Workplace safety is a topic of the utmost importance. Every year, millions of workplace injuries occur – many of which are preventable. The most recent News Release from the Bureau of Labor Statistics, U.S. Department of Labor reported that there were approximately 2.8 million nonfatal workplace injuries and illnesses reported by private industry employers in 2017. This equates to an injury/illness rate of 2.8 cases per 100 full-time equivalent workers. Private industry employers reported nearly 45,800 fewer nonfatal injury and illness cases in 2017 compared to 2016. [1]

Of the industries reported, the highest incidence of nonfatal occupational injury and illness cases occurred at a rate of 10.9 (State government) in Nursing and residential care facilities. Second highest was Motor home manufacturing (10.3; Private industry), while third was Veterinary services (9.8; Private industry). [2] The incidence rates represent the number of injuries and illnesses per 100 full-time equivalent workers. [2]

One area which is important for decision makers to understand in preventing workplace injuries is Human Factors. Human Factors, as it relates to a workplace, can be defined as, “environmental, organizational and job factors, and human and individual characteristics, which influence behavior at work in a way which can affect health and safety.” [3] This definition includes three interrelated aspects: the job, the individual and the organization. [3] In other words, one can think of Human Factors as an interaction between what people are being asked to do, who is doing it, and where they are working. [3] At LISKE Accident & Injury Experts, we have defined Human Factors as the study of human capacity, behavior and performance as people interact with products, technology and their environment. [4]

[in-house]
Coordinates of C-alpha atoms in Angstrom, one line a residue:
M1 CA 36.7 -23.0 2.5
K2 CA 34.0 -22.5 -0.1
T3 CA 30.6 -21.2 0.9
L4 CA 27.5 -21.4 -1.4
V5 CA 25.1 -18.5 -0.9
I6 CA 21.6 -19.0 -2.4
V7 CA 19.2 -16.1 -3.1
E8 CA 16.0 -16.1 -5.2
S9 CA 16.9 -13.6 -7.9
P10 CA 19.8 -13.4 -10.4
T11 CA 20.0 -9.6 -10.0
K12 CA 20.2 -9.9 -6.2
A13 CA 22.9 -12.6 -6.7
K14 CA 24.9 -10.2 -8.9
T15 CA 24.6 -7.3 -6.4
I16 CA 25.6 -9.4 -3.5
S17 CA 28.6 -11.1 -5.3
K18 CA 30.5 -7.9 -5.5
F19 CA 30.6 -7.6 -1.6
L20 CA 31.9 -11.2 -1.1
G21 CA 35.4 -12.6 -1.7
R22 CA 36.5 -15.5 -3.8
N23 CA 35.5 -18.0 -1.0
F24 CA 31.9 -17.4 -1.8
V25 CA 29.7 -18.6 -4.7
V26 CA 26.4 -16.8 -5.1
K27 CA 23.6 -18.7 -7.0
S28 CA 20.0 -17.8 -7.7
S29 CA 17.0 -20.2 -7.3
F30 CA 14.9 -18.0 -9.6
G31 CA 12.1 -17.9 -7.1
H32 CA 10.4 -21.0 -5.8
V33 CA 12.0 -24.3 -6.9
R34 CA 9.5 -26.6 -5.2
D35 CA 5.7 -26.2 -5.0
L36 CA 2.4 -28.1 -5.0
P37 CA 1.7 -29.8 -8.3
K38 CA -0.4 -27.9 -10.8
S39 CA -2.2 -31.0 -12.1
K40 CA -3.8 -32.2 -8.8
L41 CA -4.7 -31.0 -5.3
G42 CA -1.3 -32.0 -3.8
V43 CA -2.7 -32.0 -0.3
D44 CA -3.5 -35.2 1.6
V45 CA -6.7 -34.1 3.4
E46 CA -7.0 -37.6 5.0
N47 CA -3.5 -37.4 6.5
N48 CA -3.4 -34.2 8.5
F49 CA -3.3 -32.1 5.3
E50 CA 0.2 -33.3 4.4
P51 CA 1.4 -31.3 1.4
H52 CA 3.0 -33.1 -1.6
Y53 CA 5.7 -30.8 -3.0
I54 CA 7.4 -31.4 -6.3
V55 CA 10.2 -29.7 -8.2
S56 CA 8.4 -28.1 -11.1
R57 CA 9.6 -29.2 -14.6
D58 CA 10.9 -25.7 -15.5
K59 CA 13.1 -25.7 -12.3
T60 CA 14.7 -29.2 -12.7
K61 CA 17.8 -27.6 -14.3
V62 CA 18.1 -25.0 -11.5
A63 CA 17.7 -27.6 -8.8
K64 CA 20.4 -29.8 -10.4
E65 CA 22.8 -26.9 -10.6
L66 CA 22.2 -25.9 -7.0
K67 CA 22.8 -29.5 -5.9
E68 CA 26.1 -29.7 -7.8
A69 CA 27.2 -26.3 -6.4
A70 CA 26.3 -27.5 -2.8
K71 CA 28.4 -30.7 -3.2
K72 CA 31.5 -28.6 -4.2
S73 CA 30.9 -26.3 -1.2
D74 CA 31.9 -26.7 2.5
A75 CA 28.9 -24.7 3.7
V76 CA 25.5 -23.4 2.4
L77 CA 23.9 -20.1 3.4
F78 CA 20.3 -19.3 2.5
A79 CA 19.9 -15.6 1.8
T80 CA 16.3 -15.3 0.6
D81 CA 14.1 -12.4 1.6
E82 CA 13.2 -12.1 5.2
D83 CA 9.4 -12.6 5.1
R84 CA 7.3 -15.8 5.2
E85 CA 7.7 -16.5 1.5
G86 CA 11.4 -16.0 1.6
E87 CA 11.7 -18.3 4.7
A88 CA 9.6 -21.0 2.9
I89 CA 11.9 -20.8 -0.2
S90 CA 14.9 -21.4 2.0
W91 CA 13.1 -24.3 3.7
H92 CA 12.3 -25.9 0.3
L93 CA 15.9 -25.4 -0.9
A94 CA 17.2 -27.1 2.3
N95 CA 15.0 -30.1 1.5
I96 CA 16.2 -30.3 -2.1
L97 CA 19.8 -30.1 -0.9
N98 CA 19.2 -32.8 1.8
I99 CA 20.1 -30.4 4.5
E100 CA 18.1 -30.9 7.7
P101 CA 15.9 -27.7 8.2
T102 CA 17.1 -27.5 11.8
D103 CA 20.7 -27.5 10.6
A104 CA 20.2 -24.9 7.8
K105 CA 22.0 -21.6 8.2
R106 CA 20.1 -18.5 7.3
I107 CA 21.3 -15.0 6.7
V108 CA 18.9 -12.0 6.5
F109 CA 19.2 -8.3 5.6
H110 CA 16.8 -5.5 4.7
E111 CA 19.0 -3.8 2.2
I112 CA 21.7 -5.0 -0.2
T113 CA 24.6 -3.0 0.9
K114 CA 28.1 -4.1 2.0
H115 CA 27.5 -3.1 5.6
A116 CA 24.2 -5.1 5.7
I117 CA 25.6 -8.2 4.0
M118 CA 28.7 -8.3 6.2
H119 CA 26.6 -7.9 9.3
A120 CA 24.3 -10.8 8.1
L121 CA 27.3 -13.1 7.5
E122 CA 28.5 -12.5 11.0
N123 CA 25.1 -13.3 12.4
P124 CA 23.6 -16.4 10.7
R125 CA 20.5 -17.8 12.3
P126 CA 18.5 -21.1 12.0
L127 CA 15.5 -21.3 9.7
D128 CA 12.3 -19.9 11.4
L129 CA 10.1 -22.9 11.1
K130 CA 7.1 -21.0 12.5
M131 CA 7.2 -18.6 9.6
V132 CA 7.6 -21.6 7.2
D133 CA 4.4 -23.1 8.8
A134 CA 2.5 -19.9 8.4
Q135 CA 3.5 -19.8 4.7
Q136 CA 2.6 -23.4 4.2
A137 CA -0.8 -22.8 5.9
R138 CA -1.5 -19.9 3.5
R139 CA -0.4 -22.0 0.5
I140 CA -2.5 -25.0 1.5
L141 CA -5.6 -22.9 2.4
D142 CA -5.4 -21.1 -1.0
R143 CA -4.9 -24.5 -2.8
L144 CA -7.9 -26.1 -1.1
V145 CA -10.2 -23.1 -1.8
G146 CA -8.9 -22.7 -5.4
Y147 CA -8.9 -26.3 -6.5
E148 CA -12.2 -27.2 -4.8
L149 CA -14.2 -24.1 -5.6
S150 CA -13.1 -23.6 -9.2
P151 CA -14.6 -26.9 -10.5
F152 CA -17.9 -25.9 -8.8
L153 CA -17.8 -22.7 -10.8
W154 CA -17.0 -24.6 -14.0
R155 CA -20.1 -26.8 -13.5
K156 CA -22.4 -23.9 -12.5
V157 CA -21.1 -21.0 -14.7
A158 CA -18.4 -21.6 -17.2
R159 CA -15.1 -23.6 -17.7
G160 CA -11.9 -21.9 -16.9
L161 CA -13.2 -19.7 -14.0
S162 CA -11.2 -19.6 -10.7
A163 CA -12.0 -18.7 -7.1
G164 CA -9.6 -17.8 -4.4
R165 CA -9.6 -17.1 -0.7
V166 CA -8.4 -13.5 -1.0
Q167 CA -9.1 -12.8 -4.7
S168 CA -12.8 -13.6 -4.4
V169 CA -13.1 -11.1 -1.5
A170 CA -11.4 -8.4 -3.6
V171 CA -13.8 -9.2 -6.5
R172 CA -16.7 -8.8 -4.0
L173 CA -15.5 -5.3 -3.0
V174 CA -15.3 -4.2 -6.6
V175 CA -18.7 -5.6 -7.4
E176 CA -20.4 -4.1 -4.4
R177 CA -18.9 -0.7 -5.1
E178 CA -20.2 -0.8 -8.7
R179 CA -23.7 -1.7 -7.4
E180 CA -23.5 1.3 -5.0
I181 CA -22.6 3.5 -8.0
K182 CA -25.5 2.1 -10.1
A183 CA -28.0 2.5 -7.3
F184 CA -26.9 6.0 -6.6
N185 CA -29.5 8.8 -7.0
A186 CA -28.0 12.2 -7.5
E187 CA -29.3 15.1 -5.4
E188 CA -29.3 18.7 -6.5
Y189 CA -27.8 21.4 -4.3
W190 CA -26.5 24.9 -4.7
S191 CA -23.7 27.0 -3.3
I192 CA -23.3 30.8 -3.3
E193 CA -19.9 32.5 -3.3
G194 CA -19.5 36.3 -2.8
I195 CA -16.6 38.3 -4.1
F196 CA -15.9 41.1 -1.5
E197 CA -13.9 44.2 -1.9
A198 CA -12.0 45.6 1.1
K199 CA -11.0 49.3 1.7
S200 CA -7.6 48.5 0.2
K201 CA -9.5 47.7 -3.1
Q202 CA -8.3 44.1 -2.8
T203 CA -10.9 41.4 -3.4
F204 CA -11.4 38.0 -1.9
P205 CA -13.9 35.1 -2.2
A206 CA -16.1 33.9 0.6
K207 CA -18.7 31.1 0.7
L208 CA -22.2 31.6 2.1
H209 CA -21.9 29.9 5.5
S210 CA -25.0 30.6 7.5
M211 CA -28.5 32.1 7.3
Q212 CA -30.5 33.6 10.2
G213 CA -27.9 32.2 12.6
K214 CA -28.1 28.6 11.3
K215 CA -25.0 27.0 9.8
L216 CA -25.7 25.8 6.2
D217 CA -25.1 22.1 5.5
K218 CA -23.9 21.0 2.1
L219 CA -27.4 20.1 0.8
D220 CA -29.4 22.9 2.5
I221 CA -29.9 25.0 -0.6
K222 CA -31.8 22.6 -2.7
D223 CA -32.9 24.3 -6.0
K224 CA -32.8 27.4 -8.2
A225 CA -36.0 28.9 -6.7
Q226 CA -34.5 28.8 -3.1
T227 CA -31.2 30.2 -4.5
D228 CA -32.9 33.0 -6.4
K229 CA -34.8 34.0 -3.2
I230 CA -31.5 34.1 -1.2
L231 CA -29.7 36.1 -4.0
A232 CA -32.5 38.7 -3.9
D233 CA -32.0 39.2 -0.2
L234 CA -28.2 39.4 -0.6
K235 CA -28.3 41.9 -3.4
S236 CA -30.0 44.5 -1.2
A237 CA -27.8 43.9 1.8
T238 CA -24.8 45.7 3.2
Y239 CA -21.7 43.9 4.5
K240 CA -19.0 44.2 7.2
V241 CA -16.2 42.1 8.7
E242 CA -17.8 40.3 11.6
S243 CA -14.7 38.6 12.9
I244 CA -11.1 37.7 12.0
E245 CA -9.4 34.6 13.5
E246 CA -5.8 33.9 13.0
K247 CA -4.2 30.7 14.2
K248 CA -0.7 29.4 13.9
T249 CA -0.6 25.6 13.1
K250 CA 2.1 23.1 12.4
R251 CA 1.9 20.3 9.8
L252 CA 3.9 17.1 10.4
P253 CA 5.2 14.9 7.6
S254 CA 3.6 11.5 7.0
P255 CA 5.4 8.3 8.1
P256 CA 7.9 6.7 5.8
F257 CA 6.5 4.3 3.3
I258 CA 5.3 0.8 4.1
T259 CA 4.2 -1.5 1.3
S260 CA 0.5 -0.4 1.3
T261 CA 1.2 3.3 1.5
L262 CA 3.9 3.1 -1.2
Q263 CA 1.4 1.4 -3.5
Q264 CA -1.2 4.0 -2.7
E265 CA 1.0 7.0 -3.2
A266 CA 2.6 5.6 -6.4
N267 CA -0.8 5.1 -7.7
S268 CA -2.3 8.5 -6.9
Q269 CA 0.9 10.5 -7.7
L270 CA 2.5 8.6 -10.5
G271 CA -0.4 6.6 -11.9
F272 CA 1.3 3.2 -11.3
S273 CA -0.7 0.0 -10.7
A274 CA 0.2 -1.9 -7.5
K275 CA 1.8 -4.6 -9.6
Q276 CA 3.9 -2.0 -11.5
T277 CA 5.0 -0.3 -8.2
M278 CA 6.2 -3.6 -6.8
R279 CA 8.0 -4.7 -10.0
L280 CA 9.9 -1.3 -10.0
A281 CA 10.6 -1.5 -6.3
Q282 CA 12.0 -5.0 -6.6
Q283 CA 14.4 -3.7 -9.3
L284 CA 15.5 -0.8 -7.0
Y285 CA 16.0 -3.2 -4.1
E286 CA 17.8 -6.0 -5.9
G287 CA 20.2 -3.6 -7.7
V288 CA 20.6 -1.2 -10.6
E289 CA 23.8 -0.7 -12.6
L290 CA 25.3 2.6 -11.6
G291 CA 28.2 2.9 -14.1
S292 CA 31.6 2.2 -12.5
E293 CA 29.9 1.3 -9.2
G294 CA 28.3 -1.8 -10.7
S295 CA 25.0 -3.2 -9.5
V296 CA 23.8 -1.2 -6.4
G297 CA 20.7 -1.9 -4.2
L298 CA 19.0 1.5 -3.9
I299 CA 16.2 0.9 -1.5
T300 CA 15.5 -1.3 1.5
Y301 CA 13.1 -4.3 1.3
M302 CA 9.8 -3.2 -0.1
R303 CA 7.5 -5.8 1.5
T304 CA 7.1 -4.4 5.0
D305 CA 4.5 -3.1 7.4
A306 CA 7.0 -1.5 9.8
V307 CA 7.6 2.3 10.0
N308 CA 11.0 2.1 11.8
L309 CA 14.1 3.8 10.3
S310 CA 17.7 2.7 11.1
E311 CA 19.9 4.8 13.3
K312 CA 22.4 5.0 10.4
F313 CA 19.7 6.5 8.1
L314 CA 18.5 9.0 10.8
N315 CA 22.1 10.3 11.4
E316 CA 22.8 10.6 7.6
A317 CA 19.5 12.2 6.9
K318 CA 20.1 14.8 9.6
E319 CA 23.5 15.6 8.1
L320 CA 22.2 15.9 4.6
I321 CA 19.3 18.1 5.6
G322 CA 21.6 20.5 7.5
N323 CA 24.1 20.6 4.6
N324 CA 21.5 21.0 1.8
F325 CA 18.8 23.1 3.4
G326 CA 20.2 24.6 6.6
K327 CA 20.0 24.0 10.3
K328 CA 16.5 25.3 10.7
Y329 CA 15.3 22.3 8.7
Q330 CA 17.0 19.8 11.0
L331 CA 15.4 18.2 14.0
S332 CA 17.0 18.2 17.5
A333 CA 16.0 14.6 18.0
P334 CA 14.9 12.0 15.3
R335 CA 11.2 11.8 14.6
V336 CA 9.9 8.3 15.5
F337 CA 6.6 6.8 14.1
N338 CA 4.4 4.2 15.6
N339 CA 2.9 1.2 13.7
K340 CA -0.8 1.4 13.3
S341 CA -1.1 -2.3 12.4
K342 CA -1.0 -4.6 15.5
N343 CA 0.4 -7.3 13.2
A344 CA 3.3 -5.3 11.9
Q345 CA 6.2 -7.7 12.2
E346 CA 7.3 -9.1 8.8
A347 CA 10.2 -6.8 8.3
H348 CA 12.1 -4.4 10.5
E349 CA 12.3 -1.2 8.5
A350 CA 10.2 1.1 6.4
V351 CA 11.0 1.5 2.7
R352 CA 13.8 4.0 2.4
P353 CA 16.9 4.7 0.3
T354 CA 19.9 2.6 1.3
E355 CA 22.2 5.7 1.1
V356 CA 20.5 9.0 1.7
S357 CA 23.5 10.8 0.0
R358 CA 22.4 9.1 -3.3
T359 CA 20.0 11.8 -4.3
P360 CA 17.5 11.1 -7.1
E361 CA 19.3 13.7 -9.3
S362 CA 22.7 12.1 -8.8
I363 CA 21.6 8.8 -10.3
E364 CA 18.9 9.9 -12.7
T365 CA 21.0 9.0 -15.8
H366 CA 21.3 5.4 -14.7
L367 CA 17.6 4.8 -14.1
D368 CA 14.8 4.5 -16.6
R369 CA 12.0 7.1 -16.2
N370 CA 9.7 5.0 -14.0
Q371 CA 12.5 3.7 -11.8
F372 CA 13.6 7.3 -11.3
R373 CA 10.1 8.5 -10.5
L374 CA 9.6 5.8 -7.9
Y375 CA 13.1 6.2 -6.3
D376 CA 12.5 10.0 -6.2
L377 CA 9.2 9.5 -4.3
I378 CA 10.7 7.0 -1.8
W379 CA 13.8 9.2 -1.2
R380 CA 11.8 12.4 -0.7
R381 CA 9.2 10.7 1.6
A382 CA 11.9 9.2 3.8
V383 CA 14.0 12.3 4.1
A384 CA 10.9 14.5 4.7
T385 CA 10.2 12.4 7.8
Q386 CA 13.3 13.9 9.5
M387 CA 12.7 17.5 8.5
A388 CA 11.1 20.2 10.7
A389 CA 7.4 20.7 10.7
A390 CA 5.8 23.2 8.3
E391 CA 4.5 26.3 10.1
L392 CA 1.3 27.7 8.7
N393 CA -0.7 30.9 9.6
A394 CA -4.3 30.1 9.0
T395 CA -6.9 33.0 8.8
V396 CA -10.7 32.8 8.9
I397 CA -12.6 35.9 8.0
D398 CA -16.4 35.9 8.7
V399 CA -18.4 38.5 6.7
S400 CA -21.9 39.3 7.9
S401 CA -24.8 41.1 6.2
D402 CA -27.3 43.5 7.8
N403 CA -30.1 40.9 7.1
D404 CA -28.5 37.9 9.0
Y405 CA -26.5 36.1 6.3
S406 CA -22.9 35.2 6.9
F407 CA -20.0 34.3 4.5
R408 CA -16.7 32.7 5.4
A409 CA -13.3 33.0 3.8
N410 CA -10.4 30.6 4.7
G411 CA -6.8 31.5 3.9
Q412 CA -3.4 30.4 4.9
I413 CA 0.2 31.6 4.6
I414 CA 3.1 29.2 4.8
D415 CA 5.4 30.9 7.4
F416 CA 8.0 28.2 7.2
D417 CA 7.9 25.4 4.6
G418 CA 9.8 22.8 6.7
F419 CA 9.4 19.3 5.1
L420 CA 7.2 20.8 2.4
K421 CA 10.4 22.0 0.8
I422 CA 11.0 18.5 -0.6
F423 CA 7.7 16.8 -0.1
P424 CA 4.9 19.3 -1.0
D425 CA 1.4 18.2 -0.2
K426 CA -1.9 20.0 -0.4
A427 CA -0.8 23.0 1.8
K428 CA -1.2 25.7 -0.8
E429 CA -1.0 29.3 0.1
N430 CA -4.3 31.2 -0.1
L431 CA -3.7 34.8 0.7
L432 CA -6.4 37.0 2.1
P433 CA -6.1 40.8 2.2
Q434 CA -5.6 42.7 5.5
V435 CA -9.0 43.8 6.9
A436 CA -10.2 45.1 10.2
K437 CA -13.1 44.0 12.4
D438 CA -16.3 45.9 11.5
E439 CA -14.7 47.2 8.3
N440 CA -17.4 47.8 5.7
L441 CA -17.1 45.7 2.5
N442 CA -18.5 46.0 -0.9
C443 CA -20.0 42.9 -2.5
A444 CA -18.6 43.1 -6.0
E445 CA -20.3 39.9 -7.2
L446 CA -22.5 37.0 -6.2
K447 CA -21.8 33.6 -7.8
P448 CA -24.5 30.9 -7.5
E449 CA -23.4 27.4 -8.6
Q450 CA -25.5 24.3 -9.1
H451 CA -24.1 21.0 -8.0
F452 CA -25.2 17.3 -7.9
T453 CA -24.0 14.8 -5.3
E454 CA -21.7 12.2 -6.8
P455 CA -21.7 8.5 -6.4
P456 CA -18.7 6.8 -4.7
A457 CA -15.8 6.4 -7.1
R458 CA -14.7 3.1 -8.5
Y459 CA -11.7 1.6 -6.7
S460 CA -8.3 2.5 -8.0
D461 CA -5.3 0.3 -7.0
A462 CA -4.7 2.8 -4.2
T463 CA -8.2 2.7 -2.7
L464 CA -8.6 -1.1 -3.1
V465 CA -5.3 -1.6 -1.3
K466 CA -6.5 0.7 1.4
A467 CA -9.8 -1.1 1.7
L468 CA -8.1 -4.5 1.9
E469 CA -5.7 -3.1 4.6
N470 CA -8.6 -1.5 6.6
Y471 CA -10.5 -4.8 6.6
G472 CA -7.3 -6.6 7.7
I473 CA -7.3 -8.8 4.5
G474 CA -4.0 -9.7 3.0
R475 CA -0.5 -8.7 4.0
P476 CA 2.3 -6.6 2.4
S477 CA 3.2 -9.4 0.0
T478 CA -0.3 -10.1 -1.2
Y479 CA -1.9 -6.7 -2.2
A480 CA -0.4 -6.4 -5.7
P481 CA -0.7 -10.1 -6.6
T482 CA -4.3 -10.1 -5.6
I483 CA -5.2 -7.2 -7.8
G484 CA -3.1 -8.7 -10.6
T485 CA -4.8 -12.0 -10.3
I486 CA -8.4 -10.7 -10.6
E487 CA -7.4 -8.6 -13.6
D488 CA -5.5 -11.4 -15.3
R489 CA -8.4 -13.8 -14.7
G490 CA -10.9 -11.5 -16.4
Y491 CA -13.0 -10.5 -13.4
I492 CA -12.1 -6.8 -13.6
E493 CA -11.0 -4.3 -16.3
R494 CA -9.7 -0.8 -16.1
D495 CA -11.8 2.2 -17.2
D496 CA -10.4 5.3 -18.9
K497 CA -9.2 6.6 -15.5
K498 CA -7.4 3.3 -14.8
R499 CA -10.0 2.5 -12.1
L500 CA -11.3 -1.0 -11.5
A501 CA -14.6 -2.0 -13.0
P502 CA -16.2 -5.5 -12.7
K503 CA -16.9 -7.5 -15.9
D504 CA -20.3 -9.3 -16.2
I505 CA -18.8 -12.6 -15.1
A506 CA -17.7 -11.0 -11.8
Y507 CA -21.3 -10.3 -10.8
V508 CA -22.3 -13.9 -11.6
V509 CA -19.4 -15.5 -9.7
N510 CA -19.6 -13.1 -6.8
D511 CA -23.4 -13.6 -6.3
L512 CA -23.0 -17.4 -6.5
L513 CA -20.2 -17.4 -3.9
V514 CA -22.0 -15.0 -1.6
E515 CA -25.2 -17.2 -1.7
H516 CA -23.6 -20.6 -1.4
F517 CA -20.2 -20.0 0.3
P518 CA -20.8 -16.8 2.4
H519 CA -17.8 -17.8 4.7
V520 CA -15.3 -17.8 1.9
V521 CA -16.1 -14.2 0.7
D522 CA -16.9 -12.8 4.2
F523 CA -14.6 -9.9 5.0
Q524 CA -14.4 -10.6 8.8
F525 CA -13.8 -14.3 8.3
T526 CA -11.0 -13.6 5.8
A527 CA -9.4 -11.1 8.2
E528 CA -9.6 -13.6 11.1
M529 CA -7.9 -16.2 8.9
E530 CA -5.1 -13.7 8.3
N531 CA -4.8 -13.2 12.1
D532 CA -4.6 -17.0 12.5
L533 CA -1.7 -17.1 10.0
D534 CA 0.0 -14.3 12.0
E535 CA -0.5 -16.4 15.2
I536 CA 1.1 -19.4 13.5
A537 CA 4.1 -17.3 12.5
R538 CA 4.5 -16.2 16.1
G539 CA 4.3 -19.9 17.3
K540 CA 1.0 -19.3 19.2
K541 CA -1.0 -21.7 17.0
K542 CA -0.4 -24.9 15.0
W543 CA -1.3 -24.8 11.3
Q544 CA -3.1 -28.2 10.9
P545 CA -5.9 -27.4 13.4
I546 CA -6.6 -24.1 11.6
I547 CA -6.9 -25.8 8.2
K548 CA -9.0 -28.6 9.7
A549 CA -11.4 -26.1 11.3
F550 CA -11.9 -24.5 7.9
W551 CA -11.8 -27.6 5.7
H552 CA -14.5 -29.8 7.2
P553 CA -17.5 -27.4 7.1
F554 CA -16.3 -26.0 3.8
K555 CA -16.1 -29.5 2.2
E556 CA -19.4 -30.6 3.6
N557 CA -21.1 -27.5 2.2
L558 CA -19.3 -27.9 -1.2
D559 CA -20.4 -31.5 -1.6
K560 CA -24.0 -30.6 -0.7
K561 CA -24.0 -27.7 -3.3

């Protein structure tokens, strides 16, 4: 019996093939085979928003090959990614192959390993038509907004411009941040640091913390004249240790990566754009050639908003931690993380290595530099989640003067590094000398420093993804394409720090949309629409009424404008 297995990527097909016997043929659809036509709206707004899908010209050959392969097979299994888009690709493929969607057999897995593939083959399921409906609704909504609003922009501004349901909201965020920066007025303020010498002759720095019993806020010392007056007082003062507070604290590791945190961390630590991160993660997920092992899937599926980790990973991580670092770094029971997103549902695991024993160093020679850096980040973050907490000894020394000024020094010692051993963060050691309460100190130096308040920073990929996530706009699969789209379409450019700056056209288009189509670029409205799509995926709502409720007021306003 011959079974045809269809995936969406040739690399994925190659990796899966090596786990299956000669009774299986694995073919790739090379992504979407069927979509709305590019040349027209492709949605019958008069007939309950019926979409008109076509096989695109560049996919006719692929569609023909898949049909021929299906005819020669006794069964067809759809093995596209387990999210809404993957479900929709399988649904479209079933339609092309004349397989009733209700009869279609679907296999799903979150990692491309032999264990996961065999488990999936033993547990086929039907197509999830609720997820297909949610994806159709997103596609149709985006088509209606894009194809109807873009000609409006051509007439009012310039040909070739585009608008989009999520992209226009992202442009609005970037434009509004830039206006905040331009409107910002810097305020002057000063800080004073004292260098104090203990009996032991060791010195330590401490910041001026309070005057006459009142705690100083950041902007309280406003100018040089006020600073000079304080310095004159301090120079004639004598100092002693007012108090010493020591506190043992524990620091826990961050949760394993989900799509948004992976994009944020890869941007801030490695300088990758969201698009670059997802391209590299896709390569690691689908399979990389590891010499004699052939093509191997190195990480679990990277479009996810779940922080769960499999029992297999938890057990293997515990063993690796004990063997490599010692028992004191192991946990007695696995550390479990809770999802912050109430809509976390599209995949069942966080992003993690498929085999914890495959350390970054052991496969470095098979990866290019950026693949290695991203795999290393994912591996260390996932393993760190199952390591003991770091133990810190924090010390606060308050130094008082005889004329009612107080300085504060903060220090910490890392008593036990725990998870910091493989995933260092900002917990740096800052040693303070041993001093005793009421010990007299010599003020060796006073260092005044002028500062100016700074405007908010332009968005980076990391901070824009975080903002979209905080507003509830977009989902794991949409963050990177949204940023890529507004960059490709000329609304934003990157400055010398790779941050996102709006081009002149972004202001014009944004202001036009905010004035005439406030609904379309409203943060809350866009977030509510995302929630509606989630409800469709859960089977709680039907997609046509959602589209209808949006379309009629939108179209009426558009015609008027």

In order to prevent workplace injuries, companies big and small alike will need to embrace technology – especially because human-robot interactions in the workplace are becoming commonplace. As such, an article recently published in Professional Safety details how Amazon has recently implemented a Robotic Tech Vest. In essence, the device helps robots recognize human presence, and avoid collisions. The ‘vest’ is equipped with obstacle avoidance systems and beacons that notify facility robot systems of human presence. In response, the robot slows down and avoids colliding with the human workers.[5] 

In summary, workplace safety is an important and complicated issue. Technology may help to make workplaces safer; however decision makers must always consider the interaction between the task, the worker and the organization.

Do not under match your causation expert; choose a LISKE Human Factors expert.

[5] Professional Safety. May 2019. American Society of Safety Professionals.